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Re: [Issue 533] New - implement reserved checkouts

From: David Waite <mass_at_akuma.org>
Date: 2002-08-03 19:37:00 CEST

I have plenty of real-world experience - and I detest locks. The primary
use of locks that I have seen is to try to enforce some rules in a
development process which lacks organization or communication, and/or to
accomidate for code which was badly designed.

In a good development process, you should decouple the features being
developed - this means that individual groups have sets of files which
they are working with. If more than one developer (or more than one
group if you are pair-programming) is working on files, they should
discuss the changes with the other people developing around those files.

For CVS, I've never needed tool integration. When I'm finished making
changes, I review my changes and submit them. Tools which require
locking also begin to require integration into the development tools, as
a user must 'lock' a file before being allowed to edit it.

I've "deadlocked" more times with other developers when I started my
work updating some code, they started their work updating the headers,
and we wound up needing each-other's files for our work. What do I do in
this situation? I'm forced to diff the changes I've made, revert, _wait_
for their work to finish, check out the new files, and apply my patch.

If multiple people are editing a single binary file at one time, they
should be coordinating their work or working _together_.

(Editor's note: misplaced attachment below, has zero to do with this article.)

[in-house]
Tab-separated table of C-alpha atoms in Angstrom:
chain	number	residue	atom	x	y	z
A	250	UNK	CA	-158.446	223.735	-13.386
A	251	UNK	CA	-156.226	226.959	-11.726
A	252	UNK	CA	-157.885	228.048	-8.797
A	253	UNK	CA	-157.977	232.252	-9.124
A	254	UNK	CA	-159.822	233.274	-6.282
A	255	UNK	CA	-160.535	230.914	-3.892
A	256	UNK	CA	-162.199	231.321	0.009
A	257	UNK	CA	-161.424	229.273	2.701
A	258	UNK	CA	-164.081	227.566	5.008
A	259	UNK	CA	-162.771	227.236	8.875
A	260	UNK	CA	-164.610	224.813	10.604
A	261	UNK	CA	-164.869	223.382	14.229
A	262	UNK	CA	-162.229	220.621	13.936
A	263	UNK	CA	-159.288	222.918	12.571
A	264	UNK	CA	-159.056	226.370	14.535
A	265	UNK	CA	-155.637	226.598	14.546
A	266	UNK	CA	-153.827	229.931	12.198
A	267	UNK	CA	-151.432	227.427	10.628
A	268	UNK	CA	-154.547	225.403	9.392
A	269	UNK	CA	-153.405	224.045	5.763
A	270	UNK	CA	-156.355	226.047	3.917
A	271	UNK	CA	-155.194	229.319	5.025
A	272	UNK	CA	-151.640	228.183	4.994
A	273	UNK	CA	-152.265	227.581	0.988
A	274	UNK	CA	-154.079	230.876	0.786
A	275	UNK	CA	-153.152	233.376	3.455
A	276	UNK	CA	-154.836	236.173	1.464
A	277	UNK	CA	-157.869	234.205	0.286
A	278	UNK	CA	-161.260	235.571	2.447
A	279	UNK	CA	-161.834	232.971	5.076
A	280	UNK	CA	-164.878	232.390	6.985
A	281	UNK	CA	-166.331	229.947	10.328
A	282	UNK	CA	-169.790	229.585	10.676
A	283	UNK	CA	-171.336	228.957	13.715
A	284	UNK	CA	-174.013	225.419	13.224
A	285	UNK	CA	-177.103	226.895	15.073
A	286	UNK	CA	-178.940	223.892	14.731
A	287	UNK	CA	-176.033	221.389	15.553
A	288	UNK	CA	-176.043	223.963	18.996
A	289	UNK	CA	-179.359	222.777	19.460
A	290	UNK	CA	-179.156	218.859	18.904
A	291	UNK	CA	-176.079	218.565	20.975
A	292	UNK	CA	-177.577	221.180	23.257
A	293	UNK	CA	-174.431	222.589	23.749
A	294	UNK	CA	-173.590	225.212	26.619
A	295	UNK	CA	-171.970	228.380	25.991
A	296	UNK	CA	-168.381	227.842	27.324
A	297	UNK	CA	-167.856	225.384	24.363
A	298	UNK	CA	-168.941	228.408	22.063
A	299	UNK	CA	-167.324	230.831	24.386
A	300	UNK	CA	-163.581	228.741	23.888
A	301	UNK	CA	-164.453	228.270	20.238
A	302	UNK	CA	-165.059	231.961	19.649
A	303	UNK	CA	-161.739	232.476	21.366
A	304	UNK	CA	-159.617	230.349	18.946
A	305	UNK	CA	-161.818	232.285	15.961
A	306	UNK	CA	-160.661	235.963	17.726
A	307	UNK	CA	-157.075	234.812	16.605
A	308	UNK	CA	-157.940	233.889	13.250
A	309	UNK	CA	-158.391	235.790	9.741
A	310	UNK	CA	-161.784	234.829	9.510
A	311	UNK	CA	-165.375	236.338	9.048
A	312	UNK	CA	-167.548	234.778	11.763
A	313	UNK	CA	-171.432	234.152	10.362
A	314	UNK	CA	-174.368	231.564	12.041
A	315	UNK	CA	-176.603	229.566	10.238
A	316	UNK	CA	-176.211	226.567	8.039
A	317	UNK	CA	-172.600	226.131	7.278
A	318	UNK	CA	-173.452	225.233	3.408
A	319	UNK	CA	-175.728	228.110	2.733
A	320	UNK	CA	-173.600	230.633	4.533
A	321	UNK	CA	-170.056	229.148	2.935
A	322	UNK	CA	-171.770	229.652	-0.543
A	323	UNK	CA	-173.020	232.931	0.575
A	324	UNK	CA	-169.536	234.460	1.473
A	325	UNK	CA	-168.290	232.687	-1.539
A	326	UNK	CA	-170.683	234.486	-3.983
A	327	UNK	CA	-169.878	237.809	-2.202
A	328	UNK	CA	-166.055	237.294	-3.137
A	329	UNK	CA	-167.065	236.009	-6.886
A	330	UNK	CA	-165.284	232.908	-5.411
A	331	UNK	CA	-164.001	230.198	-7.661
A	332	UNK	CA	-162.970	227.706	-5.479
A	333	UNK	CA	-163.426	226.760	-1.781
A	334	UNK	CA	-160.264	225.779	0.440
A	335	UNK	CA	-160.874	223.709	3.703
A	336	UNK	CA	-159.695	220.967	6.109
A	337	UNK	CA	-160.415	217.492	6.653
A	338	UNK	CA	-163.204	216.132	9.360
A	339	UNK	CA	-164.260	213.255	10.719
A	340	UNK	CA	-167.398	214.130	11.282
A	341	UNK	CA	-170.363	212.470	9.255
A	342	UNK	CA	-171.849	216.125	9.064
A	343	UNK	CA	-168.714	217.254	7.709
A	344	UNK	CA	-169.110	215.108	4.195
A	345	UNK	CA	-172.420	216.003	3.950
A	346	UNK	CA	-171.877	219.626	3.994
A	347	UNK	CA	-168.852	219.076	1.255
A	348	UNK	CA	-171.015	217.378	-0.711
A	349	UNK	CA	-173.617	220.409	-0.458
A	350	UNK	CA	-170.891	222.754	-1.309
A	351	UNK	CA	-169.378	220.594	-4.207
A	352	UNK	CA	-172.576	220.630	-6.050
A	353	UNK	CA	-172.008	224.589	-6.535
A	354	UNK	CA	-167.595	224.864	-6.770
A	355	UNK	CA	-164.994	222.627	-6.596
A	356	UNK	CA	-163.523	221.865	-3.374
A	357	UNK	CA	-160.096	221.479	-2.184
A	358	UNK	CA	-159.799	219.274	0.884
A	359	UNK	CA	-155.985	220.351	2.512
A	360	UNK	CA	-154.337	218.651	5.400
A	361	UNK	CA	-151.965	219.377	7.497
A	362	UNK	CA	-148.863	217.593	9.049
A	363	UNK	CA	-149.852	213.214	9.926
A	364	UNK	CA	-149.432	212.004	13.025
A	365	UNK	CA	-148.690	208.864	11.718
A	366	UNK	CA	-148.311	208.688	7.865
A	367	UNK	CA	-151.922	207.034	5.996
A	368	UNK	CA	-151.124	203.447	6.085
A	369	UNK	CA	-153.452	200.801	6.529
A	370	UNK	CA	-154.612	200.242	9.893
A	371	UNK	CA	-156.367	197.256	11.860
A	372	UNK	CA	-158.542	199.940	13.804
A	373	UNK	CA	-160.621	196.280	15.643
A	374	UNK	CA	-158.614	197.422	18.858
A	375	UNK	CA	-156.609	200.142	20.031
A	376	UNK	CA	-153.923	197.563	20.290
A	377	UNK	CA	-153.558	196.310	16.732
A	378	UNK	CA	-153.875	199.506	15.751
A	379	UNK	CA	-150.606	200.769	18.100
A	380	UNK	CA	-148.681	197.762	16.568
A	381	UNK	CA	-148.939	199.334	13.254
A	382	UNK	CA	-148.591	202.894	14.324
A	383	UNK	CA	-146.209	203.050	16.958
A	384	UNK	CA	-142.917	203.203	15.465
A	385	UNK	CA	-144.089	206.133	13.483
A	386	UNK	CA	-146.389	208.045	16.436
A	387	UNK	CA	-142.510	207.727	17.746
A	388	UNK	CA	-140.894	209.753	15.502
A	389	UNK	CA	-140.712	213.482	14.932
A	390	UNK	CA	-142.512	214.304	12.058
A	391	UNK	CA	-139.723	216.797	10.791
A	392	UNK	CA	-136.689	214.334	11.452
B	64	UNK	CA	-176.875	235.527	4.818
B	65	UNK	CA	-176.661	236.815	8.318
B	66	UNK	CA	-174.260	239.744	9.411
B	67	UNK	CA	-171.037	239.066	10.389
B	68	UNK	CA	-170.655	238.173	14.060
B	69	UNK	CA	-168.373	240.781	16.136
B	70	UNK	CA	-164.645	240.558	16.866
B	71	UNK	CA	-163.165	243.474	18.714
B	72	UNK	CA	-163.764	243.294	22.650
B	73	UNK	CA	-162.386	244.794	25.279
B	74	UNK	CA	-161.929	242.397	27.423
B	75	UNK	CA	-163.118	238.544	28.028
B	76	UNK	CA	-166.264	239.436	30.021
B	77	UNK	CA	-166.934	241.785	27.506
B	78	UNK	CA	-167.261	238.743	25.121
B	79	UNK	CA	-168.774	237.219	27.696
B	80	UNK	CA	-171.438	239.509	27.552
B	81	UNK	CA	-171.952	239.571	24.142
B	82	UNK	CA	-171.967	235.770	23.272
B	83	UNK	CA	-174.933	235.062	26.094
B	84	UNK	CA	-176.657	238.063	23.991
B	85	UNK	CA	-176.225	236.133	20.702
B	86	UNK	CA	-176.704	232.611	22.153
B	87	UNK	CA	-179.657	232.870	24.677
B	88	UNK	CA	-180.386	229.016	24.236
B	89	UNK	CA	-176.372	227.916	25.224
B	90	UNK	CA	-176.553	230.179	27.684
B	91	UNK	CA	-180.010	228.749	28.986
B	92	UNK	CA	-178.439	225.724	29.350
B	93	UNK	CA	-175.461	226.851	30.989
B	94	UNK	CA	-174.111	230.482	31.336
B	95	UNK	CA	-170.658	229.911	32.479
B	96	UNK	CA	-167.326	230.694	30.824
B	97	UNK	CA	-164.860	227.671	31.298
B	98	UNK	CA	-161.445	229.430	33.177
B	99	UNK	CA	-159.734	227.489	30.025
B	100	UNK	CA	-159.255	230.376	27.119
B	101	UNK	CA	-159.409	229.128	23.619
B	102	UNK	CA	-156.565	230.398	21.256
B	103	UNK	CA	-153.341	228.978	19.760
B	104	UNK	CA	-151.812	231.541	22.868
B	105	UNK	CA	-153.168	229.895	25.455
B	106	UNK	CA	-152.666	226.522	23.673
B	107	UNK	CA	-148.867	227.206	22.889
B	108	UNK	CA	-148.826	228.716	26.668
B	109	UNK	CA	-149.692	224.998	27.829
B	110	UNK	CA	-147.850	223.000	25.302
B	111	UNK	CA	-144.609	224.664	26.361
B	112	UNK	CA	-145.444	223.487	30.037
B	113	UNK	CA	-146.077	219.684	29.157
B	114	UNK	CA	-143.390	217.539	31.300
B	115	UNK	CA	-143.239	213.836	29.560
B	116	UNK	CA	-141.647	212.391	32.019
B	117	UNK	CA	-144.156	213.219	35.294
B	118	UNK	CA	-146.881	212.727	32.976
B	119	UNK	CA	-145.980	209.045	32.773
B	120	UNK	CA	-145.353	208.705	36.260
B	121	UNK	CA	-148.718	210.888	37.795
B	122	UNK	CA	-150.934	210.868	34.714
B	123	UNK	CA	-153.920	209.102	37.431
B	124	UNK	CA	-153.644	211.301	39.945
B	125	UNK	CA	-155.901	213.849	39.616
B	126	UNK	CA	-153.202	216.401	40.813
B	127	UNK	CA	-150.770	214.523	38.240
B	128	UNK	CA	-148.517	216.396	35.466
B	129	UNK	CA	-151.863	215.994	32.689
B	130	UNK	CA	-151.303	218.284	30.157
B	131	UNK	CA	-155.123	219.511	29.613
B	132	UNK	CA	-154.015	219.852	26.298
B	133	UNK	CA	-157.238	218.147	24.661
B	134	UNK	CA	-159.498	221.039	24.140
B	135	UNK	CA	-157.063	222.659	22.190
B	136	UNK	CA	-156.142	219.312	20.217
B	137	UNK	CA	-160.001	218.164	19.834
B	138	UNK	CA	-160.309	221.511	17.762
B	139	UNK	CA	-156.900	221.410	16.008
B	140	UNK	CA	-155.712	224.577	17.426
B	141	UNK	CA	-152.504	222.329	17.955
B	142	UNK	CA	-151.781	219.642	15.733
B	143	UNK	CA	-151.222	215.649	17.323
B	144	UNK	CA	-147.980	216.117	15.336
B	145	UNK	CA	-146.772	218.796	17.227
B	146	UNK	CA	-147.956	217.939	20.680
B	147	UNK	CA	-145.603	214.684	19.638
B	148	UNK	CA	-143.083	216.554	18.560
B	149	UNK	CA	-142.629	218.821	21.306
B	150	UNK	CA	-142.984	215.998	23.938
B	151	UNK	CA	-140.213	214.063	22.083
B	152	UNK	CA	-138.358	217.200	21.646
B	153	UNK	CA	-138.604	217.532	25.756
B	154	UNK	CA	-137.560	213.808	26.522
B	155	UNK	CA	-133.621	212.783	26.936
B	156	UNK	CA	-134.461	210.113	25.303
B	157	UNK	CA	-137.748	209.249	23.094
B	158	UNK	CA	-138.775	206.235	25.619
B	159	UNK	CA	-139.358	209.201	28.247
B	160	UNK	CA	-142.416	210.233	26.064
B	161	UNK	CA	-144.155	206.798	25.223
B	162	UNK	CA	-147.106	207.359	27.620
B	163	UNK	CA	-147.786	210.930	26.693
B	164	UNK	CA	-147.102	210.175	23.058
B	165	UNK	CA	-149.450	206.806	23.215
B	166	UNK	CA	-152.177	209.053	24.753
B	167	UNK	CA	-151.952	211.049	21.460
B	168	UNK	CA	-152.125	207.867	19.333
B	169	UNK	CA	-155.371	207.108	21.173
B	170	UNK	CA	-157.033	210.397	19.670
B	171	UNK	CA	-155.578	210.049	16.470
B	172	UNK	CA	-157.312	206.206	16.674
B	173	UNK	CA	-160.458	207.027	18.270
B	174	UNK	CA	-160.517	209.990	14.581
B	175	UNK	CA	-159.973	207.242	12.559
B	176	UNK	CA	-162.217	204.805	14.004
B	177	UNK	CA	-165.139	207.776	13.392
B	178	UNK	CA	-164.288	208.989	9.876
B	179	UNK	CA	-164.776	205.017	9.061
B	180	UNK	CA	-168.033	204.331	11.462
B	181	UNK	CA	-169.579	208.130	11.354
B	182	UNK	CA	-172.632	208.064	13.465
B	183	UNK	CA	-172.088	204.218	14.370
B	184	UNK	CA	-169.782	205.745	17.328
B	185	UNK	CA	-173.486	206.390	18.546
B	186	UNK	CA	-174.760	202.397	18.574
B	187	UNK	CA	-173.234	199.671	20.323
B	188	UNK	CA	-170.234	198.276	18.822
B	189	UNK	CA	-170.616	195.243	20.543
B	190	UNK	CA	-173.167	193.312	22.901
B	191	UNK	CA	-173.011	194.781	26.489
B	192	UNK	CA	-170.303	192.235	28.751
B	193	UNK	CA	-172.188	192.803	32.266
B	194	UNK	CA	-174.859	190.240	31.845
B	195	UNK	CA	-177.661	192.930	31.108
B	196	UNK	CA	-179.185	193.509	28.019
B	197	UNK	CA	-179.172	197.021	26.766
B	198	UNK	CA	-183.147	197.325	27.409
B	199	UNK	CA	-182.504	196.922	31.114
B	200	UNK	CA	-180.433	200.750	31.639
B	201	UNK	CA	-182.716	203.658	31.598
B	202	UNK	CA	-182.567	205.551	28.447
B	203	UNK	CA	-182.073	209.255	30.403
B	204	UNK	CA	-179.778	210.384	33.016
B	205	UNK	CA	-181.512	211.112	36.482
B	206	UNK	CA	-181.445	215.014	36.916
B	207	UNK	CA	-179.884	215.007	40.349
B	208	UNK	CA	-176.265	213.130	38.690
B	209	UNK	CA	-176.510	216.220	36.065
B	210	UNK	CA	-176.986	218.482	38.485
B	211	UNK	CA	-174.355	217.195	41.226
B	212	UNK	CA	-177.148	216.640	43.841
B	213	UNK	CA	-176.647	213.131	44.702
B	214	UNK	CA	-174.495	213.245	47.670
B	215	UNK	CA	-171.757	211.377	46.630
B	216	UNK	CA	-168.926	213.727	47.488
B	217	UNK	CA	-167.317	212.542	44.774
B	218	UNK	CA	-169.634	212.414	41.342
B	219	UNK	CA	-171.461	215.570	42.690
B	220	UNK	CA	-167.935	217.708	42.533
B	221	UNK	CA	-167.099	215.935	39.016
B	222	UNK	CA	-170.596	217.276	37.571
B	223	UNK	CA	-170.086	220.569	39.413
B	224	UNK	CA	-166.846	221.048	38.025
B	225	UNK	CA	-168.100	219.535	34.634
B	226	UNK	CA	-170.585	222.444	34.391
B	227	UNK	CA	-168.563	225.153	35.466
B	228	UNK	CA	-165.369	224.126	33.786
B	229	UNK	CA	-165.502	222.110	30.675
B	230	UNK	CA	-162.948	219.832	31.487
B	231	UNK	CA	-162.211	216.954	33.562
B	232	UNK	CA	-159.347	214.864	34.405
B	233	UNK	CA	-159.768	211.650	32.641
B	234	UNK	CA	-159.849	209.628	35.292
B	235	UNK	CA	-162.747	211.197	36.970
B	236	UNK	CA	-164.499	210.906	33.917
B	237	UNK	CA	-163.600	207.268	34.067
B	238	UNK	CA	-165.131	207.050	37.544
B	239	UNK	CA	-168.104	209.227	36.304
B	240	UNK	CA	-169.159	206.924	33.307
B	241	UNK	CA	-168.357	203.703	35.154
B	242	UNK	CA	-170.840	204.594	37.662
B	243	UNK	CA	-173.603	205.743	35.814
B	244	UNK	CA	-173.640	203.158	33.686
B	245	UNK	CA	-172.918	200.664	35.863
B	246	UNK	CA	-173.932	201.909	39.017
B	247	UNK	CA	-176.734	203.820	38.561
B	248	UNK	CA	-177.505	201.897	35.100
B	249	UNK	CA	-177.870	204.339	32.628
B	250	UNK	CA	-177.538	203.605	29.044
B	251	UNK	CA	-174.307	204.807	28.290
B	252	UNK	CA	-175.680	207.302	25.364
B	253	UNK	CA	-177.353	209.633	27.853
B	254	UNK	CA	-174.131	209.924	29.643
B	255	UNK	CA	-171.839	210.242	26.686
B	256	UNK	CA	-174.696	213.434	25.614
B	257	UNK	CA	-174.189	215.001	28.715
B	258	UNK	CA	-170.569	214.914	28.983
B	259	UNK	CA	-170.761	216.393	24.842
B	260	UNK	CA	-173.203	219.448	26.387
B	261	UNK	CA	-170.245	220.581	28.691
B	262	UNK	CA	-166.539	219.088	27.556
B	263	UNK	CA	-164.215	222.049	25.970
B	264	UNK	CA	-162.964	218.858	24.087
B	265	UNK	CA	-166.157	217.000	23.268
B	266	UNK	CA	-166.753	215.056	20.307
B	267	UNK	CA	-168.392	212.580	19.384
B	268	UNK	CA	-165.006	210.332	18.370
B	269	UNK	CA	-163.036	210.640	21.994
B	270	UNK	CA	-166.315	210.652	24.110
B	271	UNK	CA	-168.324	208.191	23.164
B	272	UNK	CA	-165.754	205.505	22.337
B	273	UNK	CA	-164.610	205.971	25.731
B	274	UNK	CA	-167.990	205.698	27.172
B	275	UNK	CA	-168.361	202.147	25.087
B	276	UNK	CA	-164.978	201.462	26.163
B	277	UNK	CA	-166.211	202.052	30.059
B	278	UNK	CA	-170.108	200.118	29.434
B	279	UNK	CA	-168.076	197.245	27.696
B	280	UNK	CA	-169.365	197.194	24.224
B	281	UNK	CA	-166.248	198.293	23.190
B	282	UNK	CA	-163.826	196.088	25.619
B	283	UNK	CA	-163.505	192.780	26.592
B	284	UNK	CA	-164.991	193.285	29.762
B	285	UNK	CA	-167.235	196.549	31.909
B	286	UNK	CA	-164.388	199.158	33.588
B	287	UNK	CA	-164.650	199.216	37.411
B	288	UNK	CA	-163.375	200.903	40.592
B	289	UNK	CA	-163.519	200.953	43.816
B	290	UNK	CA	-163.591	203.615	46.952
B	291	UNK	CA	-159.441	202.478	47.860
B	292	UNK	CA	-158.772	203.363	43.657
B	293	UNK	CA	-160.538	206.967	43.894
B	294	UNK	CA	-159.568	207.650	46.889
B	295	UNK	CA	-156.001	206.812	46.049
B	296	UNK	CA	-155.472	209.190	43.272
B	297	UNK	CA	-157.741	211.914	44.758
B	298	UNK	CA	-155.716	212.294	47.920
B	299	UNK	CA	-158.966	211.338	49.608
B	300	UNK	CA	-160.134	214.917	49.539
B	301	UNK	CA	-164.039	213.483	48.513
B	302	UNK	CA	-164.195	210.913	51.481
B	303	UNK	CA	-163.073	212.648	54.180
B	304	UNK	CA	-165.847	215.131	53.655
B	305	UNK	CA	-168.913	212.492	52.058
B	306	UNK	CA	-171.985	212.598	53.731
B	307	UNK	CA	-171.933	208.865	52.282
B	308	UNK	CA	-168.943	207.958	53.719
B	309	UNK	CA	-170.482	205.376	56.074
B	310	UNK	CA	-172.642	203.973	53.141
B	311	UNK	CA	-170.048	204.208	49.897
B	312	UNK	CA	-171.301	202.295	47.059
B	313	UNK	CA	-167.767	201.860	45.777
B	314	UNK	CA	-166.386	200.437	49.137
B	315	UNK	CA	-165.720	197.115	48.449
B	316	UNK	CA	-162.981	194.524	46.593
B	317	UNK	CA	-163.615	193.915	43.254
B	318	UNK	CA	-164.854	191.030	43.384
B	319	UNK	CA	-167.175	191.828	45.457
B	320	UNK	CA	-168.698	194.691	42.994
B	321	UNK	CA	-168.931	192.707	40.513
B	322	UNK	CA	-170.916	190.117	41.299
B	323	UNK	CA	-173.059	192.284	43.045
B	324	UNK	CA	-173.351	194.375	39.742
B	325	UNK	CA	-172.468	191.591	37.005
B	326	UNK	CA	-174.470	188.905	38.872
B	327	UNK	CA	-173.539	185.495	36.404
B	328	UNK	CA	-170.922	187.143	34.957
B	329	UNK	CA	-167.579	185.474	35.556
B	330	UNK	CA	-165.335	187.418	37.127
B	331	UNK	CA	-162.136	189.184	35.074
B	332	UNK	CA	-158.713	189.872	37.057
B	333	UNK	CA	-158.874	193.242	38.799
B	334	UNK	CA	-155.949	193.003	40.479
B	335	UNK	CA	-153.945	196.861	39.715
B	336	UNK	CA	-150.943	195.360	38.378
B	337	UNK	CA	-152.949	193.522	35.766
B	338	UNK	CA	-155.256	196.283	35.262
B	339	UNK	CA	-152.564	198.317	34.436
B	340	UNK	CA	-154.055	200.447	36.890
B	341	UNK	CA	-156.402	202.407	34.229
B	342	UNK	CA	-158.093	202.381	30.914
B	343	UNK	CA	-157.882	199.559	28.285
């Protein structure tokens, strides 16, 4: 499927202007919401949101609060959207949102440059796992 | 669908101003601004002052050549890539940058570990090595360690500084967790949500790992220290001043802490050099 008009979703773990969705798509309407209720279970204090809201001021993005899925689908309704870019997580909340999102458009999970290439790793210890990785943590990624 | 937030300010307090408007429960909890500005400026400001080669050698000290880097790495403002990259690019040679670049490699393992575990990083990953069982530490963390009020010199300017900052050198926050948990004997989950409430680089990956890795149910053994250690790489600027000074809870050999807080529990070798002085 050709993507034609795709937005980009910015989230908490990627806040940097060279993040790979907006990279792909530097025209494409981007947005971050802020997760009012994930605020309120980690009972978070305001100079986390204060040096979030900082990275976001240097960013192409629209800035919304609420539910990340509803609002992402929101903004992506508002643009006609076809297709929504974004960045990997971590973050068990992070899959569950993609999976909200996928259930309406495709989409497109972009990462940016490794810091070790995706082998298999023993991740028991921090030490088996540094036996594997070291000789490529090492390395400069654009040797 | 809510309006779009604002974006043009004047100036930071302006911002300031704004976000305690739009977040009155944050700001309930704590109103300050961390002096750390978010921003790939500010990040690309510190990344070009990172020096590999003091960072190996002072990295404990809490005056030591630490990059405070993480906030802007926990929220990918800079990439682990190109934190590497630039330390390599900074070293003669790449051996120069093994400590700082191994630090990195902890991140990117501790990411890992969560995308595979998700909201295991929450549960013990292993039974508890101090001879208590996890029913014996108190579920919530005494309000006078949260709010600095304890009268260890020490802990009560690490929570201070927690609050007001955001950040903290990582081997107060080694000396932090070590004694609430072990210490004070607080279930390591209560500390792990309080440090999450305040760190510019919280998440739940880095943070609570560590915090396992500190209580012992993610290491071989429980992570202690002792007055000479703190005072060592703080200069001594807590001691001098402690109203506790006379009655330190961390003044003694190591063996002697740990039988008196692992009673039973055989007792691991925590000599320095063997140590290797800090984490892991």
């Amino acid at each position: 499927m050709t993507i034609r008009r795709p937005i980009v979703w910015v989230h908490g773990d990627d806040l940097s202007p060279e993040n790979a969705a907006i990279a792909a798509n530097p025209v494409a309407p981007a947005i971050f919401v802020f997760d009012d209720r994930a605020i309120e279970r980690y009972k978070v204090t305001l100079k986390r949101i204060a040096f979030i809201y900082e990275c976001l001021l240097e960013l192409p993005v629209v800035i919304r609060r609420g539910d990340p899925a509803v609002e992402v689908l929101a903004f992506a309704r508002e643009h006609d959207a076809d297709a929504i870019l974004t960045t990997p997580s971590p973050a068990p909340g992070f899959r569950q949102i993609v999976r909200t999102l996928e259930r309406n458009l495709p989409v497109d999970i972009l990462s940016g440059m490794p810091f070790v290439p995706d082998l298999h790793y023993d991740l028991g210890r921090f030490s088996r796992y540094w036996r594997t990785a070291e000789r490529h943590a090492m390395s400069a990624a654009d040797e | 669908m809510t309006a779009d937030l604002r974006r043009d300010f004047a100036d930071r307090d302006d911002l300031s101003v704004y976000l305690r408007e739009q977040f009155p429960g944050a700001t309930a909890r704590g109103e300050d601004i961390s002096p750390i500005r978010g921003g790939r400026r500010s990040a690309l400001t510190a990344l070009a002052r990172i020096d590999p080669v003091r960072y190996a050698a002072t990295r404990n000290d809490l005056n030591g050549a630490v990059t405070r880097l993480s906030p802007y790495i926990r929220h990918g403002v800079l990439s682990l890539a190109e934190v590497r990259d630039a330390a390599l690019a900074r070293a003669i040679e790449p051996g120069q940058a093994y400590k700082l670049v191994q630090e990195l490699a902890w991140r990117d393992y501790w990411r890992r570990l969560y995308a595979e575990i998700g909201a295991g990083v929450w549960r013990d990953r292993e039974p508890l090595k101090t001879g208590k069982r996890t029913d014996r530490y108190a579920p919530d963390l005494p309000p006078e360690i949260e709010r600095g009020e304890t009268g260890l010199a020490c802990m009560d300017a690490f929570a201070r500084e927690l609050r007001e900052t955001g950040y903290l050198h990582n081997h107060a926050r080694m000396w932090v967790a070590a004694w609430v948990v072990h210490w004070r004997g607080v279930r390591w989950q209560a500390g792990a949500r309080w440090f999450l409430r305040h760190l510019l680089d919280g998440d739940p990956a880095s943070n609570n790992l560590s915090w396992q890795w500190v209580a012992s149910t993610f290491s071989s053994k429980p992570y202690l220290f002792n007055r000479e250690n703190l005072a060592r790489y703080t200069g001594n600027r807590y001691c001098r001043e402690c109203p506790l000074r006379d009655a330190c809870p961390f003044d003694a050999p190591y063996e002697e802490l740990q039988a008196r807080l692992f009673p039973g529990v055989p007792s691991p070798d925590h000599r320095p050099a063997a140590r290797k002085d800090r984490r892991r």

Locks are only really useful as advisory notices, and then because they
become a communication mechanism that someone else is doing work close
to yours (and that you should probably talk to them _immediately_).
Perforce will do this for you, but most of the integrated environments I
have seen it plug into will not display the message, negating even that

(Takes deep breaths)

-David Waite

Mike Wohlgemuth wrote:

>On Fri, 2002-08-02 at 18:33, Jim Blandy wrote:
>>I'd like to hear more about people's real-life situations, more at the
>>``project manager looking for good working procedures'' level, and
>>less at the ``Subversion implementor'' level. Karl's post about how
>>RCS locks behave with real people going on vacation is at the right
>>level. Bill Tutt hinted at more restrictive applications --- it would
>>be great to hear the whole story about those.
>I'm probably a little short on the real world experience compared to
>most people here, but here is what keeps bugging me about this
>Anyone that is discussing hard locks (where only an admin or the user
>with the lock can release it) in the same breath says there needs to be
>a way for a user to override this and check in code that someone else
>has locked. So it really seems to me that all locks would be advisory
>in nature, and what we're really discussing is how many extra command
>line options it takes to override a lock. It seems that any sort of
>locking should require some sort of --force option in order to break
>someone else's lock, even if it is just advisory in nature, just so a
>user is forced to acknowledge that "I am aware that someone else has an
>interest in me not changing this file, but my interest in changing it
>overrides that". I guess I just find it hard to see how hard locks that
>can be overridden are any different than advisory locks, or how they do
>anything to ease the mind of someone that thinks hard locks are a good
>thing in the first place. Whatever sense of security they get out of
>this scheme seems somewhat false, and I'm not sure how much Subversion
>should contribute to this false sense of security.
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Received on Sat Aug 3 19:37:32 2002

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